A Beauty Bust: closing thoughts

What I learned by not making any beauty purchases for eight months

In January I decided to try and stop buying any beauty products for a whole year.

My objectives were:

  • be more mindful about my motivations for buying
  • save some money
  • make some space in my house by using up what I already have
  • when I do buy, to buy “better” (products with a lower impact or with social impact added)
  • “stick it to the man” by contributing less to an exploitative beauty industry which sets unrealistic expectations of women.

I cant say I’ve been wholly successful, there have been times when I’ve fallen off the wagon, but I don’t think this has been an easy task.

I probably hadn’t given that enough recognition at the outset. For some people buying beauty products can easily turn from habit to addiction. If your self-esteem isn’t great, it can be difficult to break.


I’ve certainly broken the cycle of buying beauty products quite so regularly and I think that’s a huge win. I’m now mindful when I’m making a purchase, I think about it for longer, I ask myself if I really need it, and if I don’t, I wait.


Over the course of the past few months I’ve noticed that I had been making beauty purchases with little to no thought. There are times when I’ve been in shops and I’ve noticed that I’m attracted by packaging and I’m lead by “prestige”.

If it’s expensive, that makes it better, right?

If it is expensive it must work.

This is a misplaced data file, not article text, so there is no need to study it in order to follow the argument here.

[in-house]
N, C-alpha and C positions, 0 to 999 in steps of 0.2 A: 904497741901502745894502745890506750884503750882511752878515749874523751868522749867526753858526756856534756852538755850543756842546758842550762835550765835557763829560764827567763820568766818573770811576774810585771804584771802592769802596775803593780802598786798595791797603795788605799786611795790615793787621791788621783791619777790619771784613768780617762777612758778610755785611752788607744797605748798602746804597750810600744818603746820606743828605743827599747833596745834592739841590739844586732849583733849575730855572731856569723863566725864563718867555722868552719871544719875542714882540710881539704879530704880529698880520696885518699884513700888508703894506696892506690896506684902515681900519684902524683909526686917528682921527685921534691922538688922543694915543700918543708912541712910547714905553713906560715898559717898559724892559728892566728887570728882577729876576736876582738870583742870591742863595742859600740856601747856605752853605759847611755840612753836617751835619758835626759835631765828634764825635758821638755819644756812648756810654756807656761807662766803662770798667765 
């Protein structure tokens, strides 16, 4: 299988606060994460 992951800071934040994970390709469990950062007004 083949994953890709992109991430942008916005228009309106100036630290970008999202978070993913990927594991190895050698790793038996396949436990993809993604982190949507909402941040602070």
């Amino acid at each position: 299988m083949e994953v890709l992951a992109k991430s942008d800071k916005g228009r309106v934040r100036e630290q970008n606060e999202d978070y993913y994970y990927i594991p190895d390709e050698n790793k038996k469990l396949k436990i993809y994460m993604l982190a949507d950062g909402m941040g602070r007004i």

I’ve also noticed that I am attracted to products based on a vague recollection that something was cool, new, or trendy.

A strange foggy memory that I’ve read something about this before, that a beauty blogger wrote a piece about it, that someone mentioned it to me.

Just the fact that Cult Beauty is called Cult beauty is enough to persuade me that the products there are important, cool, cutting edge.

I’m also a sucker for…

Strange ingredients: rosehip, broccoli, egg white, rose oil, bicarbonate of soda.

Some sense of otherness or difference: Korean beauty in ridiculous packaging, sheet masks, organic small batch brands.


Most disturbingly, I’ve realised that I can pretty much convince myself that I have any of the flaws described on that packaging in order to rationalise my buying.

Dry skin, sensitive skin, lines, wrinkles, loss of elasticity, enlarged pores, breakouts, oily skin. Yes, some of these things are contradictory.

These are flaws I have and need a product to sort out.


I also noticed that I hardly ever finish my products because I get bored of them faster than I use them.

I currently have around six serums and night creams in my bedside drawer. This is such an enormous waste of money because the ones that languish inevitably end up in the bin after a few dusty months in the drawer.


I do think that I’ve done enough to break the habit of buying, and now, when I do buy, I’m mindful of the above.

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